Homeless children find community - and a precarious existence - living in Bombay's railroad stations
At Mumbai Central station in Bombay, a thousand tired passengers disembark from an overnight train. Businessmen with briefcases, barefoot laborers, and wealthy families followed by luggage- toting servants make their way through crowds of waiting passengers seated on the station's marble floor, toward a swarm of taxis outside.
As they disperse, a group of about 25 young people remains behind. Ranging in age from 10 to 20, they are among the permanent residents of Mumbai Central. For them - and countless other children across India who have no other place to live - the station is much more than a transit point; it is an escape from a troubled home, a meager livelihood, and a veil of protection from the chaotic streets of overcrowded Bombay (Mumbai).
On a sweltering May afternoon, Siraj, who has wavy black hair and the taut muscles of a luggage porter, tells his story as he waits to unload a train that is already six hours late. Nearly a year ago, he hopped a train 1,100 miles away in Calcutta after his mother, overwhelmed by his father's illness, kicked him out. "I just got on the train and thought I would find work," he says.
Siraj came to Bombay because that was where the train was headed. He stayed because he had nowhere else to go.
It is difficult to estimate the number of children like Siraj who live in Bombay's stations; their mobility and the overwhelming number of homeless defy surveys. UNICEF estimated in 1994 - the latest year for which figures are available - that India has 11 million homeless children, with a significant percentage living in urban areas.
An estimated 30 unaccompanied children arrive at the city's 125 train stations every day, according to Aasara, a nonprofit organization that supports Bombay's homeless children. They're attracted by the perception that there must be jobs available in the country's most prosperous city, and also by the image of glamour that gives Bombay the reputation of being the Los Angeles of India.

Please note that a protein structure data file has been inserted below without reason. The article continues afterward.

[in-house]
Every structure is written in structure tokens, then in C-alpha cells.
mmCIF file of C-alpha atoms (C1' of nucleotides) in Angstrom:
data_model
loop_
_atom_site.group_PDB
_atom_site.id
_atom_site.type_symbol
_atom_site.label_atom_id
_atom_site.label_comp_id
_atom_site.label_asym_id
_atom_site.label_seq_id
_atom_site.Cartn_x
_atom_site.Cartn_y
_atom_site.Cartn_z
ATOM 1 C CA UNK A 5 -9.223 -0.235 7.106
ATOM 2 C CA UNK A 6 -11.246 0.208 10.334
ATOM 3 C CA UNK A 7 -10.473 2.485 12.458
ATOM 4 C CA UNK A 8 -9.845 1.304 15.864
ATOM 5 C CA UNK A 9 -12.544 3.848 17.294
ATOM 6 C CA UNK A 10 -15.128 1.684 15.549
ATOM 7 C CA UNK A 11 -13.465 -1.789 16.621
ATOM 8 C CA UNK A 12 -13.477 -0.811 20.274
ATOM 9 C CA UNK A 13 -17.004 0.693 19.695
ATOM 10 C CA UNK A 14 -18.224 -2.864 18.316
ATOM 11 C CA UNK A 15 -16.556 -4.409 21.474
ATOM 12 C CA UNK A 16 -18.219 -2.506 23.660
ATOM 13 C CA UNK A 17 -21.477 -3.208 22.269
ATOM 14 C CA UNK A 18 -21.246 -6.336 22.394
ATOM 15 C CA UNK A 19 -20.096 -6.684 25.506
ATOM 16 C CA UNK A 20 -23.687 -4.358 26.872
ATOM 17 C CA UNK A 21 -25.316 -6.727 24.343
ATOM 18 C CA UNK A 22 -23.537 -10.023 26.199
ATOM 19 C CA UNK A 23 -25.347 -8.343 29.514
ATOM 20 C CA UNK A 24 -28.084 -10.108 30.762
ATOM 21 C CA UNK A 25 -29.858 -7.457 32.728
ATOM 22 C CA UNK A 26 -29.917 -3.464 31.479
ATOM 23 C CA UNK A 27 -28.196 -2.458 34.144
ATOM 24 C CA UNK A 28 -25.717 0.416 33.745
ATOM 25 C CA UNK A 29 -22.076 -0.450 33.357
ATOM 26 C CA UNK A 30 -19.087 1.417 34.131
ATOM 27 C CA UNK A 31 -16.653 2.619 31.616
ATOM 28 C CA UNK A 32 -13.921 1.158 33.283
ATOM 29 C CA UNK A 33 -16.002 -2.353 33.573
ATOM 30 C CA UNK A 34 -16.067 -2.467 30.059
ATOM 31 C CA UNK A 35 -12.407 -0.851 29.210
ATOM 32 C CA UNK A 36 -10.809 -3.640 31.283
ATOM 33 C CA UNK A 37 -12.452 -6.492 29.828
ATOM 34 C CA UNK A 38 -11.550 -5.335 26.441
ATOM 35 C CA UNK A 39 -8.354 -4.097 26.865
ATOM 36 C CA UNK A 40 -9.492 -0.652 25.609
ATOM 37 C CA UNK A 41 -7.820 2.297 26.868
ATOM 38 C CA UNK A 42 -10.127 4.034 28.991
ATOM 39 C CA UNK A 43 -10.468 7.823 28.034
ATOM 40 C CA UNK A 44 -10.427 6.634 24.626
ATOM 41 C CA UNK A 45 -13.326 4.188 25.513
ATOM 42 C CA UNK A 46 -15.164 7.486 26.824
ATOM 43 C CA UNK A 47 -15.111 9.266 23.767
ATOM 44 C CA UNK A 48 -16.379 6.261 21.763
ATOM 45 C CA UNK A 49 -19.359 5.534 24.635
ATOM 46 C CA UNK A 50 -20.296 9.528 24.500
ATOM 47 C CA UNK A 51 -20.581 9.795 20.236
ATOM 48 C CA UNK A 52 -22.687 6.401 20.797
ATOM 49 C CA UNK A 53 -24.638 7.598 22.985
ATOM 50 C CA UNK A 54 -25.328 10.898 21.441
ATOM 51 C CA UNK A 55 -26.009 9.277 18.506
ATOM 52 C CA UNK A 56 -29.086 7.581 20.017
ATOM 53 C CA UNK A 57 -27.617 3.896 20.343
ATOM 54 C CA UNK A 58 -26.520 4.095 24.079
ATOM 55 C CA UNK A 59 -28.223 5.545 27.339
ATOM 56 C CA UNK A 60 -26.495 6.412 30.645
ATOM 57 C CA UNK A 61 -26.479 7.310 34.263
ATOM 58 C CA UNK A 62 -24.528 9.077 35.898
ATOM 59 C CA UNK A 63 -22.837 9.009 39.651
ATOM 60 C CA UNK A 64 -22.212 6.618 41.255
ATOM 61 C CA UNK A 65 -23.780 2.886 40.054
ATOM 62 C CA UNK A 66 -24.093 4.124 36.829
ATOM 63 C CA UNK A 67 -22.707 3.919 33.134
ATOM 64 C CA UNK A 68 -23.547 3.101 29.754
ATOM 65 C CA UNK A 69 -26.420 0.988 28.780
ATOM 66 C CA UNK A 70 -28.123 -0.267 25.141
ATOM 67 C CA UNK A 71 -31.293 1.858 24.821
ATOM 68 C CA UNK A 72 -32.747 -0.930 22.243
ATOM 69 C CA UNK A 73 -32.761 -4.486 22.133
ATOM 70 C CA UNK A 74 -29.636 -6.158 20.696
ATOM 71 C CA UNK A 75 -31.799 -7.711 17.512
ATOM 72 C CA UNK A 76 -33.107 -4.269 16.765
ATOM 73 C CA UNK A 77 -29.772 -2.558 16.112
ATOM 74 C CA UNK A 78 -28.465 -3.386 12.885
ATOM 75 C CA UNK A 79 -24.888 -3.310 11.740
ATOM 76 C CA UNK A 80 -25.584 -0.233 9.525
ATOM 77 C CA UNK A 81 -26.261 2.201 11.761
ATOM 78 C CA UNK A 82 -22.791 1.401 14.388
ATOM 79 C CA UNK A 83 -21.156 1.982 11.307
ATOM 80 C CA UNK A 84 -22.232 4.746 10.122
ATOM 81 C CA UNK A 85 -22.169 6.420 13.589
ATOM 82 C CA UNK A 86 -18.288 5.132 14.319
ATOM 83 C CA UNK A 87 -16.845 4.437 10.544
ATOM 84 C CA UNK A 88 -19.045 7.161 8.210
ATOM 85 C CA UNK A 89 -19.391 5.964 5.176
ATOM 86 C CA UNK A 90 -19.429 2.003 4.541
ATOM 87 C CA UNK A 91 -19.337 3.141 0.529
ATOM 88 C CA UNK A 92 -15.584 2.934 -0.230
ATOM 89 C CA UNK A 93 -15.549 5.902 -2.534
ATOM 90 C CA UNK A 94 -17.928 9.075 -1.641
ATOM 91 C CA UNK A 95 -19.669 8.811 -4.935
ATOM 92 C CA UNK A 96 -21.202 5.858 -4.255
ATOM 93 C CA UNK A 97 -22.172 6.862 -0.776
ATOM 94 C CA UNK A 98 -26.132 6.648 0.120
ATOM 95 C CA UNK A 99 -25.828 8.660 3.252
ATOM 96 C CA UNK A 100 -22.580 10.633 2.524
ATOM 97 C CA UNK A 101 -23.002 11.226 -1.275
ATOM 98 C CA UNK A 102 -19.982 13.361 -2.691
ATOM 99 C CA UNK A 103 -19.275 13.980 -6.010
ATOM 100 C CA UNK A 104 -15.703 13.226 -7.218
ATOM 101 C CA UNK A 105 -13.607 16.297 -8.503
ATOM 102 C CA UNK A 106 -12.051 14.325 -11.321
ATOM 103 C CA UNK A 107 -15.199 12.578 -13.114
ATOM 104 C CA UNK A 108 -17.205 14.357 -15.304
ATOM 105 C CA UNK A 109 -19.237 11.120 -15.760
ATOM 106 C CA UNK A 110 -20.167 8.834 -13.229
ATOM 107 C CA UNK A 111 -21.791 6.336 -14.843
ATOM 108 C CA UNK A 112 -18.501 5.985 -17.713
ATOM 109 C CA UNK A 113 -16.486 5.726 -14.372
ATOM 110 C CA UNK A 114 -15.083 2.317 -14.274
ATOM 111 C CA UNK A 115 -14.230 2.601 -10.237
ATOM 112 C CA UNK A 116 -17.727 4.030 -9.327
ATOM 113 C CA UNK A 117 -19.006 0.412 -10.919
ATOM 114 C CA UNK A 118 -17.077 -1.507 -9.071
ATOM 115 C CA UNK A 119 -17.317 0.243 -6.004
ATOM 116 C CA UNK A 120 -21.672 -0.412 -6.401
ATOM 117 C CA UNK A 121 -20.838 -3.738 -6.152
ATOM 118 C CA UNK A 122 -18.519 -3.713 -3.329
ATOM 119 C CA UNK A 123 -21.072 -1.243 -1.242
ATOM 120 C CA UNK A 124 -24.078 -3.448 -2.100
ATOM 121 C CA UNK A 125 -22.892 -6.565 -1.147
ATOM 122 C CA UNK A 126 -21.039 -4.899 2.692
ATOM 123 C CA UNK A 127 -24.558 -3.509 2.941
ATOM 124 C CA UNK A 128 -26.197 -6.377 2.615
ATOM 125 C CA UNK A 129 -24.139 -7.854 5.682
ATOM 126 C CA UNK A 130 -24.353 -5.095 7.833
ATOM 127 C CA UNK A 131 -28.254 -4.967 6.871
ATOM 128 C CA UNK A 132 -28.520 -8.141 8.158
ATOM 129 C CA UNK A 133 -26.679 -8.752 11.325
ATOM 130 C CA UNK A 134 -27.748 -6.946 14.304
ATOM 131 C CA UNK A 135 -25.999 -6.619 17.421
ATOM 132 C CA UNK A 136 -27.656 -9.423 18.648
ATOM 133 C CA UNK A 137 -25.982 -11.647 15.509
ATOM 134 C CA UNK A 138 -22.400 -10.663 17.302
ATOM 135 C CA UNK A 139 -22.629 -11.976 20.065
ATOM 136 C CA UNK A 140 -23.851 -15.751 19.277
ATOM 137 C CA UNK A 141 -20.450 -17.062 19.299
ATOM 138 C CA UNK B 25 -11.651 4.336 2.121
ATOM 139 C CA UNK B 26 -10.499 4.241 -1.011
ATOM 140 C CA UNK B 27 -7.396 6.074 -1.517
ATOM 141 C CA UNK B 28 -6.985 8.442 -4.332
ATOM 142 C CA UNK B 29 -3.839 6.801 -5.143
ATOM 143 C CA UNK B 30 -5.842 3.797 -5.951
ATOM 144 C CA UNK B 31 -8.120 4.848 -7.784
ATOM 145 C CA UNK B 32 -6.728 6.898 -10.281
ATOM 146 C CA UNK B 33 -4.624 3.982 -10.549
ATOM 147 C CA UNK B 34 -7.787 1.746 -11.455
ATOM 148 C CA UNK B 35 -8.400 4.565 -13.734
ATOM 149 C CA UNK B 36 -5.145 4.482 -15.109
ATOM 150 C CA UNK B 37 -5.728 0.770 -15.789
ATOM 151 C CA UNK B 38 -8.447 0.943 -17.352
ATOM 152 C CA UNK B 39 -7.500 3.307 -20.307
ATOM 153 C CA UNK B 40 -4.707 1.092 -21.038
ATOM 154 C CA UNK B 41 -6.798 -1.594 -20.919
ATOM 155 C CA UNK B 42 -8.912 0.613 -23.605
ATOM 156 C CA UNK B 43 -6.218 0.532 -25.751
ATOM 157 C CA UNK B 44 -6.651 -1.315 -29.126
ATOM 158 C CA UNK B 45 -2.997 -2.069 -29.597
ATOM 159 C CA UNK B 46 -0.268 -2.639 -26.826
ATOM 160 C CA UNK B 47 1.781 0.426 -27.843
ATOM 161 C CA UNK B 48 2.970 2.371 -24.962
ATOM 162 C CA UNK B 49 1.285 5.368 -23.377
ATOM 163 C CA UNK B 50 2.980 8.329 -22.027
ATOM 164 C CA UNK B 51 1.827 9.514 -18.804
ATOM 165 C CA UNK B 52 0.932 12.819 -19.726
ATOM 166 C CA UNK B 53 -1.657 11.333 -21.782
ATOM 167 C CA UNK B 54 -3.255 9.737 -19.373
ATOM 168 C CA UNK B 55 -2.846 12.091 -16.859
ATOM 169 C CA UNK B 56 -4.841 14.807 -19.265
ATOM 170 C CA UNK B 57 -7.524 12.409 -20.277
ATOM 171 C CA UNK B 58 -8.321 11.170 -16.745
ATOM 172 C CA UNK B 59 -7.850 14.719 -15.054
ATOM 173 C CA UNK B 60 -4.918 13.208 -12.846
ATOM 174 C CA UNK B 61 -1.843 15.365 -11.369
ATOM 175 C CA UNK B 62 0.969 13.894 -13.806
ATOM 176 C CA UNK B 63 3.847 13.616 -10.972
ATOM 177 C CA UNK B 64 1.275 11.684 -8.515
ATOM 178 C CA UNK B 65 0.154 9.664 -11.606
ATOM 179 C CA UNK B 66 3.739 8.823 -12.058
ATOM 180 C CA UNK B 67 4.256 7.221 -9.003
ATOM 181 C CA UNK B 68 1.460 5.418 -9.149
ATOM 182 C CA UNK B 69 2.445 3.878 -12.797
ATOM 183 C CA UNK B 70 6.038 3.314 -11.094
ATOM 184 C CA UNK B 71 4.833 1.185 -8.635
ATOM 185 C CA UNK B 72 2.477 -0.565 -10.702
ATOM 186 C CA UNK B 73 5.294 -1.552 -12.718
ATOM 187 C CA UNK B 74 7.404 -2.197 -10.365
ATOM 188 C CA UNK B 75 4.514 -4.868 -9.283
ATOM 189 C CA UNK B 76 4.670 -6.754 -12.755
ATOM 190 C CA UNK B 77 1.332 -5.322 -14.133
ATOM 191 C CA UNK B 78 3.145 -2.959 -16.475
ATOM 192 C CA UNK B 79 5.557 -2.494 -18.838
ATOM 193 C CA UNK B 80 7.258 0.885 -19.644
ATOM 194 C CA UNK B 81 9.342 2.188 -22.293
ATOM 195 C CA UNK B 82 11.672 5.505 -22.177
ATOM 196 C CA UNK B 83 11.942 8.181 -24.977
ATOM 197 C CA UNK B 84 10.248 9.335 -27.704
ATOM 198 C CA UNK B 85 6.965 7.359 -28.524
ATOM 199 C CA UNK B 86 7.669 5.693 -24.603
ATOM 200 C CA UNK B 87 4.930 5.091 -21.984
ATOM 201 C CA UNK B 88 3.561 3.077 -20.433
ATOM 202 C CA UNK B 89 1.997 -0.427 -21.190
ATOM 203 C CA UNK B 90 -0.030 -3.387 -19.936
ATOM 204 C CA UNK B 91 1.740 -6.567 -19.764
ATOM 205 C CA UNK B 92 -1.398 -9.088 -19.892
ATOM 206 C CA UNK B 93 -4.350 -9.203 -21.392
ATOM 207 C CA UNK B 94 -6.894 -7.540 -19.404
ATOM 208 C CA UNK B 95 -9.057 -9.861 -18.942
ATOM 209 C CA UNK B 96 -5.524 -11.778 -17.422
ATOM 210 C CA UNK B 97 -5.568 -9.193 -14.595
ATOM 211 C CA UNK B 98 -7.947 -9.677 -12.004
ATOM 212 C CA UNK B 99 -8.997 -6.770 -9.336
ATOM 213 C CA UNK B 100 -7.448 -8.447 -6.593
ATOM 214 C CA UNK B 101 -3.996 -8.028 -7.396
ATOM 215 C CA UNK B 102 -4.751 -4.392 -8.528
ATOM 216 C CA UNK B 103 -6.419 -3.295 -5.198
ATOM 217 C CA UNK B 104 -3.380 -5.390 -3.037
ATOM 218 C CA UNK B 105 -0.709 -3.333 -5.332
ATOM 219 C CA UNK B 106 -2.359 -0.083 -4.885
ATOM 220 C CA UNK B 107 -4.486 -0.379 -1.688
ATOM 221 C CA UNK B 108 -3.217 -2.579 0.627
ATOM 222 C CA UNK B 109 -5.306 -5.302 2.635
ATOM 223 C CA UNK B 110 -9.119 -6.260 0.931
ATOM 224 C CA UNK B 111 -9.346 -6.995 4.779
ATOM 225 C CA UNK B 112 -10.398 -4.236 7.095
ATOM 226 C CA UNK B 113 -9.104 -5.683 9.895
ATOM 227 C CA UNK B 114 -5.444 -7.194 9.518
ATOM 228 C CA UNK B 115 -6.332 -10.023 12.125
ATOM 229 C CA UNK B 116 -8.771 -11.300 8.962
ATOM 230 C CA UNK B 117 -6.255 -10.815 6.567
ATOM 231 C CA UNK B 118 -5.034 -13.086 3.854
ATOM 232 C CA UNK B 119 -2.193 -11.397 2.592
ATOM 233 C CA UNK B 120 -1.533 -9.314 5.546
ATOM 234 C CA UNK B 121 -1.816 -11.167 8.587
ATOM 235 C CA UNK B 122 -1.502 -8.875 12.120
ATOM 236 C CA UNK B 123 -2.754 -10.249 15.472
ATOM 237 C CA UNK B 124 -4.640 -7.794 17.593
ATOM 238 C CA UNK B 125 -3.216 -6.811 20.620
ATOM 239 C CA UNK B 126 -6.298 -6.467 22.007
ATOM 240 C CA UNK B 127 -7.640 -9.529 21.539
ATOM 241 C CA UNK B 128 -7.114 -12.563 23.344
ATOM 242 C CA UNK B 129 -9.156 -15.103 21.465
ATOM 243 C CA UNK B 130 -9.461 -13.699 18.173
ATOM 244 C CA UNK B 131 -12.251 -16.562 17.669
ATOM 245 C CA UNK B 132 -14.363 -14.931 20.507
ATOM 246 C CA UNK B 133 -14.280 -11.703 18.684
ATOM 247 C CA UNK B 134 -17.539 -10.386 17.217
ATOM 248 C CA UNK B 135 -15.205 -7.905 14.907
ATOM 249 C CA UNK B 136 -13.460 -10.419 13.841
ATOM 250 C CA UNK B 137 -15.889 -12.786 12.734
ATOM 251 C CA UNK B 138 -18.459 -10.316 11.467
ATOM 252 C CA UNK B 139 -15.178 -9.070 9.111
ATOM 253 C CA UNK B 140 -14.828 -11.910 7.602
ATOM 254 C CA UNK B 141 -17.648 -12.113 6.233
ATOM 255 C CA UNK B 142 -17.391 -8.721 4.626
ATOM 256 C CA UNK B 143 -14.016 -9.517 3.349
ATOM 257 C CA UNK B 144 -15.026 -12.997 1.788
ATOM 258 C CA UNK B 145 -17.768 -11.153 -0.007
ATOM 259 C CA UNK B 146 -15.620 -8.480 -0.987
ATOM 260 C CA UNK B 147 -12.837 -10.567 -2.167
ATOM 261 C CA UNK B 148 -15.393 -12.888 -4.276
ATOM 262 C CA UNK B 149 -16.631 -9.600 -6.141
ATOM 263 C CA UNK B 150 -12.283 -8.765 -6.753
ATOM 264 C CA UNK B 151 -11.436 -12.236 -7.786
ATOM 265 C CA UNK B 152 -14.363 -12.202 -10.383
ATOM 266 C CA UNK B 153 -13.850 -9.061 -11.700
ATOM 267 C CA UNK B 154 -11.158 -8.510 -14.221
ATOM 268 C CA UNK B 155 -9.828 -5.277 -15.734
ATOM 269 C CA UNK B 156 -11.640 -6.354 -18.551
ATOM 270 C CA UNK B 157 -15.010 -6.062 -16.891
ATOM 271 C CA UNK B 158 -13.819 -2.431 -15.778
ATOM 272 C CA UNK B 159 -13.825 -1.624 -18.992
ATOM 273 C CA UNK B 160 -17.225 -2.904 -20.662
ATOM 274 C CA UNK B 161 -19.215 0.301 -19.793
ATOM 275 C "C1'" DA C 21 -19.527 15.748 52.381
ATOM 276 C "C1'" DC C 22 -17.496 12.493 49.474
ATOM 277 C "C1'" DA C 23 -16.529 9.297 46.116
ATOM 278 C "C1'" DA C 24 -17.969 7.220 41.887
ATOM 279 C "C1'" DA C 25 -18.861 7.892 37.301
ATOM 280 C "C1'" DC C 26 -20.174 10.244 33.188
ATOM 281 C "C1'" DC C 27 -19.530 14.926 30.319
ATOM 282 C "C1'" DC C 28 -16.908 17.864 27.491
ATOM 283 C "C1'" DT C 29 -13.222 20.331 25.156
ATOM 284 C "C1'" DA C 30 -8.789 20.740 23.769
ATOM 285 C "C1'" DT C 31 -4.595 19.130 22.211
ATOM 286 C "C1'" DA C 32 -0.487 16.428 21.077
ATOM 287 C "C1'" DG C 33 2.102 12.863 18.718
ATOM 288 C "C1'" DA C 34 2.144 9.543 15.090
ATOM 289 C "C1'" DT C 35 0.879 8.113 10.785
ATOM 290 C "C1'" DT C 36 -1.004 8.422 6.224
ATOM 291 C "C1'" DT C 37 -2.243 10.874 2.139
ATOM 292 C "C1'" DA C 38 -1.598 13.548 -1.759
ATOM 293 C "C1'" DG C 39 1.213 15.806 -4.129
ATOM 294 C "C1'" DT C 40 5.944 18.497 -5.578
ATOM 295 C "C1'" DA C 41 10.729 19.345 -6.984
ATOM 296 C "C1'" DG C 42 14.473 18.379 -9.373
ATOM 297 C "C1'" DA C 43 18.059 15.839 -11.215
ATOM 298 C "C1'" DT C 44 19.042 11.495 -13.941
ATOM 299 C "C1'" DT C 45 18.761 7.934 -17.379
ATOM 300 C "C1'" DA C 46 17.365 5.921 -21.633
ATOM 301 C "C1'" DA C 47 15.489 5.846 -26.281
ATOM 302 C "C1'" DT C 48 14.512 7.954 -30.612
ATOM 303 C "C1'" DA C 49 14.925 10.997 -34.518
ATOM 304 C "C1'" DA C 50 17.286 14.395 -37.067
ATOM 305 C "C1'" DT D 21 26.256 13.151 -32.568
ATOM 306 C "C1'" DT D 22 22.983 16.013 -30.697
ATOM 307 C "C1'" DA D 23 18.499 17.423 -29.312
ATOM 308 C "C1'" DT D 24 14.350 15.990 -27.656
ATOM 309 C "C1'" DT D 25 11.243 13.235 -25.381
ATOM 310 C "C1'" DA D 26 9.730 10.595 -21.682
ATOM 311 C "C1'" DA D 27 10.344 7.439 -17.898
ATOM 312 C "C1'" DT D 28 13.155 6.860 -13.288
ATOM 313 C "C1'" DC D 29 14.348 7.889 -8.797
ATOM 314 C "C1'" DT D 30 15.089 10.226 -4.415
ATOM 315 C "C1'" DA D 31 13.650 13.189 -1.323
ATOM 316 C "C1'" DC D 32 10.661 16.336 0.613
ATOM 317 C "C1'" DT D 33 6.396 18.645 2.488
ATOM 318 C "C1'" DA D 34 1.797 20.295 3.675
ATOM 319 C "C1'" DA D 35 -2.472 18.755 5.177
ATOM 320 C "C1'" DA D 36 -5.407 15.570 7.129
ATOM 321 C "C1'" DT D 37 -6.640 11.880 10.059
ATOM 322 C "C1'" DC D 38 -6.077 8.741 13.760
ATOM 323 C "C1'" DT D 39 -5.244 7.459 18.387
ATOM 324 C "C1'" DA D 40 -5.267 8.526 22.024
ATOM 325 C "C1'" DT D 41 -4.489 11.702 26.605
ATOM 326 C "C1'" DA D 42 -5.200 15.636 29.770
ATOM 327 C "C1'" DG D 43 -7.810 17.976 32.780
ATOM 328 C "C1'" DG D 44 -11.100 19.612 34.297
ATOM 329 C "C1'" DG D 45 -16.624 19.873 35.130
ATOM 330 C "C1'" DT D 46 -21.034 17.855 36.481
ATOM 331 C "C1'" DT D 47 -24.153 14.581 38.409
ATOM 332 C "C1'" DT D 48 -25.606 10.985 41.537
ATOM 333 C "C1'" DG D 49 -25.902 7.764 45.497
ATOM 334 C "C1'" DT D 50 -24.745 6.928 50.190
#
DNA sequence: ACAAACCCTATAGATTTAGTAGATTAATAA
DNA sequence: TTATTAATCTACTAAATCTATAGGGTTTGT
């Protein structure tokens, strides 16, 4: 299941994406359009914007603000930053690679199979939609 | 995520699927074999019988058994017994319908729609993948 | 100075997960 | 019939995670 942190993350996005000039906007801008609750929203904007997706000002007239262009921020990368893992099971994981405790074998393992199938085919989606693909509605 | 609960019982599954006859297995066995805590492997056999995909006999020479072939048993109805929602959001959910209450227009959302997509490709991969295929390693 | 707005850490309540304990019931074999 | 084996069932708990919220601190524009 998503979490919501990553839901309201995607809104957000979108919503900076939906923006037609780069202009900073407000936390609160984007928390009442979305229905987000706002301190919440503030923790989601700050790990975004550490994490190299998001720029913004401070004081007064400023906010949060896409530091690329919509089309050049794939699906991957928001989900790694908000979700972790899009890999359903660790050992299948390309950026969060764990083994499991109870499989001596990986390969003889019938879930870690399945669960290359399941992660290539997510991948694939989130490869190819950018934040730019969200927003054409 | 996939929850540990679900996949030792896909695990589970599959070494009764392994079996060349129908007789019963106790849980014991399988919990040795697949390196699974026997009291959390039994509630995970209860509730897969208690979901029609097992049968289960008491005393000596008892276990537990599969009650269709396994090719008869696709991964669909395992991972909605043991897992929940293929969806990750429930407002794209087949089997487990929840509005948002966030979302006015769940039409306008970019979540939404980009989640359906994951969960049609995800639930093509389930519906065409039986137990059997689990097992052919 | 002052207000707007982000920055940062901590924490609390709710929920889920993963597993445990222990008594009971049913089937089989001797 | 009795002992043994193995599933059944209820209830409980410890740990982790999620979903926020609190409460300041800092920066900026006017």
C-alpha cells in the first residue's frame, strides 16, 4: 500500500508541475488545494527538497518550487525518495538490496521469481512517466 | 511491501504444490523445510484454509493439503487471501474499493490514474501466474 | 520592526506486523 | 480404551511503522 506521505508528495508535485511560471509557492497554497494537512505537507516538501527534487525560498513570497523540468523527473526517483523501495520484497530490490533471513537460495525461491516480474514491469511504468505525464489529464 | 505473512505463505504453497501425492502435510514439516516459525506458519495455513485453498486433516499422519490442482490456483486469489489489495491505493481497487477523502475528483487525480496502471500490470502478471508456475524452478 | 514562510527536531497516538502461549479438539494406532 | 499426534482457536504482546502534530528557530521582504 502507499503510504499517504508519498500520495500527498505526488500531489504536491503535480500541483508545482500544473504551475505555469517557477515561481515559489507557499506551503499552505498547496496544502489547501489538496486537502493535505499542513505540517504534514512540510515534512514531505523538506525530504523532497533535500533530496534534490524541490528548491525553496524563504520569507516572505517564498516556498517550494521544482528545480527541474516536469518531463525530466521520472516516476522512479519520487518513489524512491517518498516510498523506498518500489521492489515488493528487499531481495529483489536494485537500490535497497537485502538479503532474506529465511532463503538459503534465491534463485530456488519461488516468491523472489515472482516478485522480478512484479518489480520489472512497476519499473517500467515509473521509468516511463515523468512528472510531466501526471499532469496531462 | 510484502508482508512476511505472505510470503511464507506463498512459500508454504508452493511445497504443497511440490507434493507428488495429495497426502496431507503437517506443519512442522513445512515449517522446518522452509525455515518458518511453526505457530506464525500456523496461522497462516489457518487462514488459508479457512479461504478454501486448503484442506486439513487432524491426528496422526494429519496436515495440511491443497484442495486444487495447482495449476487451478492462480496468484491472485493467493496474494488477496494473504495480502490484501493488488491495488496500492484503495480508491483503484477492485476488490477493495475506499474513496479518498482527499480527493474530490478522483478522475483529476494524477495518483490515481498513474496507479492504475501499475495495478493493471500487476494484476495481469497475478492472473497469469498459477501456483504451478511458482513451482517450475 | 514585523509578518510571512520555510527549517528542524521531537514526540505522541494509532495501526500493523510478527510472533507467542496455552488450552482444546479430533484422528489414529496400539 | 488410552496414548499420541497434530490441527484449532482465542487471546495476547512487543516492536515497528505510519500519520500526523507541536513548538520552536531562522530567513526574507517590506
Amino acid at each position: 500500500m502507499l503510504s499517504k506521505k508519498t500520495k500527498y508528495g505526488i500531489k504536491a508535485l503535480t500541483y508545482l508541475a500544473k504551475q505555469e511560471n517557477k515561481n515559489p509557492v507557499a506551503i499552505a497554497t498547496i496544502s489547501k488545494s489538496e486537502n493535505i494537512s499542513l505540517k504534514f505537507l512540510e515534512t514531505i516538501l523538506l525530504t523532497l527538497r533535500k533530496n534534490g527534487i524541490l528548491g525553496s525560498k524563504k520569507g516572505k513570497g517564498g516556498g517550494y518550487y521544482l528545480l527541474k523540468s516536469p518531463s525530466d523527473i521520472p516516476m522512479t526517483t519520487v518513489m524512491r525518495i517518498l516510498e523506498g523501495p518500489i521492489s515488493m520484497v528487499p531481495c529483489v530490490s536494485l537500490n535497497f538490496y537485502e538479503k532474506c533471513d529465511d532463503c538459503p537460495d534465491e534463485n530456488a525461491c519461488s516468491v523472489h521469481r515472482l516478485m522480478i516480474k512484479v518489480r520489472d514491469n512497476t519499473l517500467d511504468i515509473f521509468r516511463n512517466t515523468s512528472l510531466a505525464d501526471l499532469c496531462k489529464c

At many of the stations a revolving community of kids come and go. Many of these new arrivals leave the station to live on the streets, end up in red-light districts, or are found and helped by a nongovernmental aid organization (NGO). Some are arrested and end up in juvenile detention.
In Mumbai Central and Thane railway stations, the communities of children are more stable, mostly because of the greater presence of NGO representatives, who do what they can to provide food, classes, and clothing. Also, because Mumbai is the terminus for long-distance trains, there is steady work.
Barefoot and dressed in shorts and ragged T-shirts, the boys have become a necessary, though not always welcome, part of stationlife. Most, like Siraj, work as porters, loading and unloading burlap- covered bales of linens from the trains and carrying luggage for passengers.
Those too small for such jobs clean trains, sell refilled water bottles, and beg. During slow times, they hang out in video parlors to escape into a Bollywood movie. Many also inhale ink thinner from rags, the cheapest "high" available. At night, they sleep in small groups on sheets of cardboard laid out on the platforms.
Life in the station, Siraj says, is unpredictable. On his best days, he makes 200 rupees, a little more than $4. Other days he earns nothing. Occasionally, vacationing families will hire him as a temporary servant; sometimes he is paid, sometimes not.
Siraj says he misses home, where he was at least allowed to rest. "Here the police are always kicking me awake," he says.
Like runaways worldwide, some of these children have fled abusive parents, starvation, or worse. Others leave home for seemingly minor reasons. Bishu, who's 18, recounts jumping a train near his home in the northeastern city of Tripura after being shamed by a public scolding from his parents, who were angry about his relationship with a girl.
Some runaways are drawn to Bombay's glitz, land of Bollywood and shining shopping malls. Still others become separated from their families on a train and simply ride until the last stop.
At Mumbai Central, representatives from Saathi, another nonprofit organization supporting homeless children, provide the young residents with a benevolent adult presence. Although there are group homes available, station kids fear institutional life, says Washington Gupta, a Saathi outreach worker.
"In an organization, they have to follow some rules," Mr. Gupta says. "These guys want to go to the films, see adult movies. They want to be free."
But being free has a high price for these children.